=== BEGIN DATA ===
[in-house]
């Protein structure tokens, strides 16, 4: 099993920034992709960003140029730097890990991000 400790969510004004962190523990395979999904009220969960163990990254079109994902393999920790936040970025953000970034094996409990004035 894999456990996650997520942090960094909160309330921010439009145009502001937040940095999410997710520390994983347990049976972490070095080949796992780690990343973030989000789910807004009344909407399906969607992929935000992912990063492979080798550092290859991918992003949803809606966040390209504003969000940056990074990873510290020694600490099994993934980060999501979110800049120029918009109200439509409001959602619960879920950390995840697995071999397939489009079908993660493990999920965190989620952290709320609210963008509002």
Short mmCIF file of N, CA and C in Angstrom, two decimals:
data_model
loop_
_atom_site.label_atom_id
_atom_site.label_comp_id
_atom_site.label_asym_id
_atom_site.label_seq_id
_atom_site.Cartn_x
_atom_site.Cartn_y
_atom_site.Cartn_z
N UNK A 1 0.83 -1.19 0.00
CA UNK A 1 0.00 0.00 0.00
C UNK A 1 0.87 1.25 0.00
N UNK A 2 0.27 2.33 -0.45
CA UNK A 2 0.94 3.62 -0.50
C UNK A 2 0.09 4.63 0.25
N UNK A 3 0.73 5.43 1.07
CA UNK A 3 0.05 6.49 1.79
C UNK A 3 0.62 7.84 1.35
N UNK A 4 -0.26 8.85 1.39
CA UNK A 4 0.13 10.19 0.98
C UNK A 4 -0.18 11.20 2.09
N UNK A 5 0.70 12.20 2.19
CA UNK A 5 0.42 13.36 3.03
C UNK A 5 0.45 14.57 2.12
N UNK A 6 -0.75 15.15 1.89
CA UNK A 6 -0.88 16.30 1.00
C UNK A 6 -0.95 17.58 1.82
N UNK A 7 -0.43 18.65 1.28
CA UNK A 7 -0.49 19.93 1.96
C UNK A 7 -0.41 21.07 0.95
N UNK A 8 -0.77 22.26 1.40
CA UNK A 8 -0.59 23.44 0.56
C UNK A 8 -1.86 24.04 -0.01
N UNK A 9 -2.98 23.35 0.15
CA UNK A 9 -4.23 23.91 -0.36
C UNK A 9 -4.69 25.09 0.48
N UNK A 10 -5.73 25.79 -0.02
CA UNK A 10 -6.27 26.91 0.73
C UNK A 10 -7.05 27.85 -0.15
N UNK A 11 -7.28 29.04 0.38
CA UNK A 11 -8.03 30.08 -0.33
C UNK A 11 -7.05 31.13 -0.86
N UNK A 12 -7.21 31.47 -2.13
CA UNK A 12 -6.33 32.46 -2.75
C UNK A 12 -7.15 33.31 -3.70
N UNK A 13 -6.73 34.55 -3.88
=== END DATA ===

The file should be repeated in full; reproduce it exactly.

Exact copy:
[in-house]
């Protein structure tokens, strides 16, 4: 099993920034992709960003140029730097890990991000 400790969510004004962190523990395979999904009220969960163990990254079109994902393999920790936040970025953000970034094996409990004035 894999456990996650997520942090960094909160309330921010439009145009502001937040940095999410997710520390994983347990049976972490070095080949796992780690990343973030989000789910807004009344909407399906969607992929935000992912990063492979080798550092290859991918992003949803809606966040390209504003969000940056990074990873510290020694600490099994993934980060999501979110800049120029918009109200439509409001959602619960879920950390995840697995071999397939489009079908993660493990999920965190989620952290709320609210963008509002």
Short mmCIF file of N, CA and C in Angstrom, two decimals:
data_model
loop_
_atom_site.label_atom_id
_atom_site.label_comp_id
_atom_site.label_asym_id
_atom_site.label_seq_id
_atom_site.Cartn_x
_atom_site.Cartn_y
_atom_site.Cartn_z
N UNK A 1 0.83 -1.19 0.00
CA UNK A 1 0.00 0.00 0.00
C UNK A 1 0.87 1.25 0.00
N UNK A 2 0.27 2.33 -0.45
CA UNK A 2 0.94 3.62 -0.50
C UNK A 2 0.09 4.63 0.25
N UNK A 3 0.73 5.43 1.07
CA UNK A 3 0.05 6.49 1.79
C UNK A 3 0.62 7.84 1.35
N UNK A 4 -0.26 8.85 1.39
CA UNK A 4 0.13 10.19 0.98
C UNK A 4 -0.18 11.20 2.09
N UNK A 5 0.70 12.20 2.19
CA UNK A 5 0.42 13.36 3.03
C UNK A 5 0.45 14.57 2.12
N UNK A 6 -0.75 15.15 1.89
CA UNK A 6 -0.88 16.30 1.00
C UNK A 6 -0.95 17.58 1.82
N UNK A 7 -0.43 18.65 1.28
CA UNK A 7 -0.49 19.93 1.96
C UNK A 7 -0.41 21.07 0.95
N UNK A 8 -0.77 22.26 1.40
CA UNK A 8 -0.59 23.44 0.56
C UNK A 8 -1.86 24.04 -0.01
N UNK A 9 -2.98 23.35 0.15
CA UNK A 9 -4.23 23.91 -0.36
C UNK A 9 -4.69 25.09 0.48
N UNK A 10 -5.73 25.79 -0.02
CA UNK A 10 -6.27 26.91 0.73
C UNK A 10 -7.05 27.85 -0.15
N UNK A 11 -7.28 29.04 0.38
CA UNK A 11 -8.03 30.08 -0.33
C UNK A 11 -7.05 31.13 -0.86
N UNK A 12 -7.21 31.47 -2.13
CA UNK A 12 -6.33 32.46 -2.75
C UNK A 12 -7.15 33.31 -3.70
N UNK A 13 -6.73 34.55 -3.88